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Posts tagged Windows 8
Jeffrey Snover of the Windows Server team has announced that Windows Server 2012 is RTM! He has made this announcement yesterday on the Windows Server Blog.
Windows Server 2012 will be general available on September the 4th. Microsoft will celebrate this milestone with an online launch event. Take a look at http://www.microsoft.com/en-us/server-cloud/new.aspx for more details.
For Windows 8 Microsoft announced that this version will be general available on October 26th. However for those lucky people who have a MSDN subscription they can get the bits on the 15th of August. For more details you can take a look at The Windows Blog.
Keep in mind that Hyper-V Server 2012 is not RTM yet.
Updated June 7, 2012
I have already blogged several times about how to create a Boot from VHD installation for the Developer and Beta versions of Windows 8 and Windows Server 8 Beta.
Now that the Release Preview version of Windows 8 and the Release Candidate version of Windows Server 2012 have been released, it is a good occasion to revisit this very flexible boot method.
My first assumption this time is that you already have a system running PowerShell 3.0 which is the case if your machine runs an earlier version of Windows (Server) 8. This blog you will learn how to configure Native VHD without touching diskpart for preparing the VHD file. In fact we are going to create a VHDX file which is recognized by Windows 8 and Windows Server 2012 machines.
A second assumption is that you have the Hyper-V role installed. This is required because we need the Hyper-V PowerShell module which comes with the Hyper-V role.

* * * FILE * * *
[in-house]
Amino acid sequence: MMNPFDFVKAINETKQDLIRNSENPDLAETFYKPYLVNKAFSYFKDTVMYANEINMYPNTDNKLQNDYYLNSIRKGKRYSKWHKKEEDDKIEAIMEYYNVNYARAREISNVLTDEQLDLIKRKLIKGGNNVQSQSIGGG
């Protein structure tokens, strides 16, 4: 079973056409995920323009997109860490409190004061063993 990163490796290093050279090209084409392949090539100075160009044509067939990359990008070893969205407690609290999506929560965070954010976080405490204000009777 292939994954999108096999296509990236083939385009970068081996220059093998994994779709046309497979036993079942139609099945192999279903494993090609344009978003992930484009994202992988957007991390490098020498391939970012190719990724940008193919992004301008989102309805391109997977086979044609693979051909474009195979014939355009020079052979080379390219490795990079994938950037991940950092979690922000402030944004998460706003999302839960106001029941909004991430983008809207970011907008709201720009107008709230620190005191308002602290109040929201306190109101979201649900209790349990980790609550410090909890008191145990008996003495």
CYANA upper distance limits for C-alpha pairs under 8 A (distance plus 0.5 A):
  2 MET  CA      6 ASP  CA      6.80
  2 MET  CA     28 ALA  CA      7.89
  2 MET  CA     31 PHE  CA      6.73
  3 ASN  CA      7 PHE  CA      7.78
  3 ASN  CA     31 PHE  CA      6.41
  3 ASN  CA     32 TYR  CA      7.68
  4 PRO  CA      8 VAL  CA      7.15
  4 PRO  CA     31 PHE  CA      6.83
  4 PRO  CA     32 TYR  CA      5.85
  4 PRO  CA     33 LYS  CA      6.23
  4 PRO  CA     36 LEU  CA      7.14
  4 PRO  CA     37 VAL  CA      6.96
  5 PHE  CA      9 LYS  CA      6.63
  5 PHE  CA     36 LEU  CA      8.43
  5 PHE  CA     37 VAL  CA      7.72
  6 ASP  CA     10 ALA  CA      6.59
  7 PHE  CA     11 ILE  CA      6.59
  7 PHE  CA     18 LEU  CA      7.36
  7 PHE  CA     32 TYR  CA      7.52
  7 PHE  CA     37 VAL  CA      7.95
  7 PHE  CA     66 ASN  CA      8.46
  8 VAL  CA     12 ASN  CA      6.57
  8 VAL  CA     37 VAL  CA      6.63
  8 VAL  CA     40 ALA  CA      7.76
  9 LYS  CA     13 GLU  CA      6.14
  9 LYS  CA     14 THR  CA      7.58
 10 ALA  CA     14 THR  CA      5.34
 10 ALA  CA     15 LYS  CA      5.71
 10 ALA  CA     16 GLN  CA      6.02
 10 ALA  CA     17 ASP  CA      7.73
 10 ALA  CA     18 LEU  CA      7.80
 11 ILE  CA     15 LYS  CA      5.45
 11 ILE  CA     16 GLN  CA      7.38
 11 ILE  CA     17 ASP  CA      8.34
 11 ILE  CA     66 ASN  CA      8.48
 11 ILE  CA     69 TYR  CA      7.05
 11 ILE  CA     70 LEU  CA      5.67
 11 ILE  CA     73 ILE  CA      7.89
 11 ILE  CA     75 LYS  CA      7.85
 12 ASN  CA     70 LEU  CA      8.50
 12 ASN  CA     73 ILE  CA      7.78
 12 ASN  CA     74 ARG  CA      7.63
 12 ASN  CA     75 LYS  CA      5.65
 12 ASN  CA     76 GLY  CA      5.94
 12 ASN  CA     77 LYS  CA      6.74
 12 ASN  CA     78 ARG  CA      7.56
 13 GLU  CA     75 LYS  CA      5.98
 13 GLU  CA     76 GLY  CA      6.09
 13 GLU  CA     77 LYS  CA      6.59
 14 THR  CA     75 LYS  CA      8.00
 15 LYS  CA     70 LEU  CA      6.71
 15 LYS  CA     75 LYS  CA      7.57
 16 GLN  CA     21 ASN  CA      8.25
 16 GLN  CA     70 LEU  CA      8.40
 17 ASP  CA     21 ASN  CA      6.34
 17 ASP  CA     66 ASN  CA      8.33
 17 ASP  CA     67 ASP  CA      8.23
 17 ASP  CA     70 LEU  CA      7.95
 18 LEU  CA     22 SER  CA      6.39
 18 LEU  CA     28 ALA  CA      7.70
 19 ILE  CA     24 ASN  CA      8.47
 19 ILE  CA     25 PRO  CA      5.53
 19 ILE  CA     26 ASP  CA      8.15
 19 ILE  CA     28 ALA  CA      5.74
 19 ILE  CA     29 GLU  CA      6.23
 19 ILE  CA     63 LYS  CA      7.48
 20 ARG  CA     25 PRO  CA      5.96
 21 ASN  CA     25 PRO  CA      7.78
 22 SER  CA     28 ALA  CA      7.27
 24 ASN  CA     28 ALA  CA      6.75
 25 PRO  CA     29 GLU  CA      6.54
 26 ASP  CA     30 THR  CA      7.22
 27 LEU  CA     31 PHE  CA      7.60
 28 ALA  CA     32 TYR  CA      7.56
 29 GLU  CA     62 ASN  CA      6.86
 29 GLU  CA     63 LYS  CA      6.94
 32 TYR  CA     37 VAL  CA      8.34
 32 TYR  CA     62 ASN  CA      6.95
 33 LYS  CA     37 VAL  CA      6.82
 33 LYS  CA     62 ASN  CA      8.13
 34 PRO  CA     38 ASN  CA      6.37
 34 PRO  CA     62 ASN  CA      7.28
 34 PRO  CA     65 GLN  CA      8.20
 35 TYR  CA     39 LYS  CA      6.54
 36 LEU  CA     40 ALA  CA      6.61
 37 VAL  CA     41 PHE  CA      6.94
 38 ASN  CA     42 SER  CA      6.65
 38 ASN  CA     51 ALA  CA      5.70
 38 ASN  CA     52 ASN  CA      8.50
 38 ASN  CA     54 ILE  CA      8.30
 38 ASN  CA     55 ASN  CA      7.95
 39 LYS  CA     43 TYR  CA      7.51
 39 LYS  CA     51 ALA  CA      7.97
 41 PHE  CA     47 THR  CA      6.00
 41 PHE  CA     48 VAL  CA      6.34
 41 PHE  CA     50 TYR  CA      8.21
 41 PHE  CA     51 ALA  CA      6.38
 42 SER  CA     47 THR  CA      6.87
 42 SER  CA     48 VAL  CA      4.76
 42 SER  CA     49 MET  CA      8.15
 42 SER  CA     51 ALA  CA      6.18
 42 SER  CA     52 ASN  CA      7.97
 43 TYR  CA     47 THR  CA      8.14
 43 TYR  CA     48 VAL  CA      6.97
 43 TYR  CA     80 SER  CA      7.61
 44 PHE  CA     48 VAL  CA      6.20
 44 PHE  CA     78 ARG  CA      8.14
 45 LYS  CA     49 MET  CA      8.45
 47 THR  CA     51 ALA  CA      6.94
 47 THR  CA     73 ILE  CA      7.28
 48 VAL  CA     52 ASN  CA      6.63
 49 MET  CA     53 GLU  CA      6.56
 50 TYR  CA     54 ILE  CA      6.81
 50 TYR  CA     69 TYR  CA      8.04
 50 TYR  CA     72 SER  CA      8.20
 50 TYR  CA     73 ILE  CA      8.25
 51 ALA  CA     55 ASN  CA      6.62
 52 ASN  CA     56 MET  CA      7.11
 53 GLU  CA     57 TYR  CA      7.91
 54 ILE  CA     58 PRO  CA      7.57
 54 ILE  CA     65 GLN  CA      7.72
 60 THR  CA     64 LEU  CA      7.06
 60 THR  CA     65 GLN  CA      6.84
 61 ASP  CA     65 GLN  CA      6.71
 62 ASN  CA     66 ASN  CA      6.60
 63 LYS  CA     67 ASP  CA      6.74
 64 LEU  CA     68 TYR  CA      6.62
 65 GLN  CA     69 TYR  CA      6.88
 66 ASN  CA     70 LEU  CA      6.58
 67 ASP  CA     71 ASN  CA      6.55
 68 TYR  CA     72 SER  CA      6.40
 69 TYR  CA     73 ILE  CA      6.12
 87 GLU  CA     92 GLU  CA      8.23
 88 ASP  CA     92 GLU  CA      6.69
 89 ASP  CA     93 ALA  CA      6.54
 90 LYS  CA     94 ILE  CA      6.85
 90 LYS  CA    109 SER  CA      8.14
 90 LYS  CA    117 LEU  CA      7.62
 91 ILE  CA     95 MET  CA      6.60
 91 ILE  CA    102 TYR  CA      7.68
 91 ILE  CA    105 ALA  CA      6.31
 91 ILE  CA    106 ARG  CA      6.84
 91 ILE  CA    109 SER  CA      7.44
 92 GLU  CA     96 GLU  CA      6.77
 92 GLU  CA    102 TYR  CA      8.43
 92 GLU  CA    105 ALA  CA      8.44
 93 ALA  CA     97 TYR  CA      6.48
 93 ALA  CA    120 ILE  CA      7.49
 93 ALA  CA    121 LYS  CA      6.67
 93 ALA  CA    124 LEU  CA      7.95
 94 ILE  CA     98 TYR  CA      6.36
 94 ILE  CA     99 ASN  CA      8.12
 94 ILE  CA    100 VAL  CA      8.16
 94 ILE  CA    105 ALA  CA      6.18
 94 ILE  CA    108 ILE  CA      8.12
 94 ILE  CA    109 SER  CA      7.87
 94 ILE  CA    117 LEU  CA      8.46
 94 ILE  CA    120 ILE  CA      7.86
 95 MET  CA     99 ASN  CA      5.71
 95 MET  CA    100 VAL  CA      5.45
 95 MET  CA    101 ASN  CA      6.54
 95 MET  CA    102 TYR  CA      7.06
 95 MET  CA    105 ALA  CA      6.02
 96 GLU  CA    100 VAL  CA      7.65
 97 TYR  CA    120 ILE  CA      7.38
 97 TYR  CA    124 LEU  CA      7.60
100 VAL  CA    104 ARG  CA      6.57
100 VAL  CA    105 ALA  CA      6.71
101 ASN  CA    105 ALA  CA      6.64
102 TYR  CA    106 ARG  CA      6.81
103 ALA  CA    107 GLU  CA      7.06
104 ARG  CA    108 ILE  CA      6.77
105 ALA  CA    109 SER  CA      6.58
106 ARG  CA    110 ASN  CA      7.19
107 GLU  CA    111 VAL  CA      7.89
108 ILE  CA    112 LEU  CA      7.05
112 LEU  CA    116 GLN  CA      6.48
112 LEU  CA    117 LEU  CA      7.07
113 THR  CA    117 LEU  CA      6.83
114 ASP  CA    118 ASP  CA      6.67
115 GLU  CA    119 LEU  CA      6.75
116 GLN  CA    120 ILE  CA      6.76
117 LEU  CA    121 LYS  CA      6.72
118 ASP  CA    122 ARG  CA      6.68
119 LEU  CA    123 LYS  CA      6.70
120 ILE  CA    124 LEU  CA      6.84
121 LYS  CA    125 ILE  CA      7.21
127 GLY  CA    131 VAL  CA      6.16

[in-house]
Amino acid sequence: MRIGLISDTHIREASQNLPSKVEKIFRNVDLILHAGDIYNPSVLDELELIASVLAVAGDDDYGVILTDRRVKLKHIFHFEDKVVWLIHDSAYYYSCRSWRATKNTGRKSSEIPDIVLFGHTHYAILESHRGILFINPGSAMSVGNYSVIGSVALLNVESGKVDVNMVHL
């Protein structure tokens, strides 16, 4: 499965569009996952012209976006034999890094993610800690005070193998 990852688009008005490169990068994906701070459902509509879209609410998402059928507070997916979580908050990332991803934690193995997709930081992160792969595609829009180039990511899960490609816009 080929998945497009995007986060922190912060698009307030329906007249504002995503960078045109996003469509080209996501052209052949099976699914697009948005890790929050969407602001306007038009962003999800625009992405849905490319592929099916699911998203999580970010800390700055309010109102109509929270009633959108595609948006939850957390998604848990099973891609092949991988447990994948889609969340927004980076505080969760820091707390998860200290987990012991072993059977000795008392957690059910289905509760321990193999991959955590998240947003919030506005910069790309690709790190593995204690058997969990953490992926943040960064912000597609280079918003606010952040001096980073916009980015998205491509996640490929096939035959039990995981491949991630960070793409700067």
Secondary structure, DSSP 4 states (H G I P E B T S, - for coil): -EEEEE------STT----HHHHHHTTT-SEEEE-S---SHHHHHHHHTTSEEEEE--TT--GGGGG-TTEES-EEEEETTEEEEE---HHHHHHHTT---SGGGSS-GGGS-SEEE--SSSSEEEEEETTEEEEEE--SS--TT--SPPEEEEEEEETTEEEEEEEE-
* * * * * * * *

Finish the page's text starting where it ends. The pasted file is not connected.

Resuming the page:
To fully understand what is going on, I suggest you first run the classical route and then be surprised by the simplest of deployment methods which has much less requirements [See update and comments Mike Kolitz below) compared to the Classical Route. More on this later on in the blog!
The Classical Route
Let’s start creating a 60GB dynamic VHDX file named ws2012rc.vhdx in a directory we shall name D:\VHDX. A downloaded ISO image file of Windows Server 2012 should be copied to D:\Download.
New-VHD -Path d:\vhdx\ws2012rc.vhdx -Dynamic -SizeBytes 60GB
Once the VHDX file is created, it can be mounted as follows:
Mount-VHD -Path D:\vhdx\ws2012rc.vhdx –verbose
As you can see in the next screen, the newly mounted VHDX has a RAW partition style, so we need to find a way to only initialize the mounted virtual hard disk.
Windows 8 and Windows Server 2012 Hyper-V support the new VHDX Virtual Hard Disk format. If you are interested in the technical details just became available and you can download the VHDX specification:
This specification is released under the Microsoft Open Source Promise (OSP) initiative to help guide development of VHDX virtual hard disk format implementations that are compatible with those provided by Microsoft.
This is another installment in my series on Windows 8 Storage & Hyper-V. Previous blogs in the series can be found here:
Another promising new storage functionality that can be found in Windows Server 8 is the new transparent fast copy feature called Offload Data Transfer or ODX. If you know VMware’s vStorage API for Array Integration (VAAI), you probably know where to place ODX because it is more or less in the same league.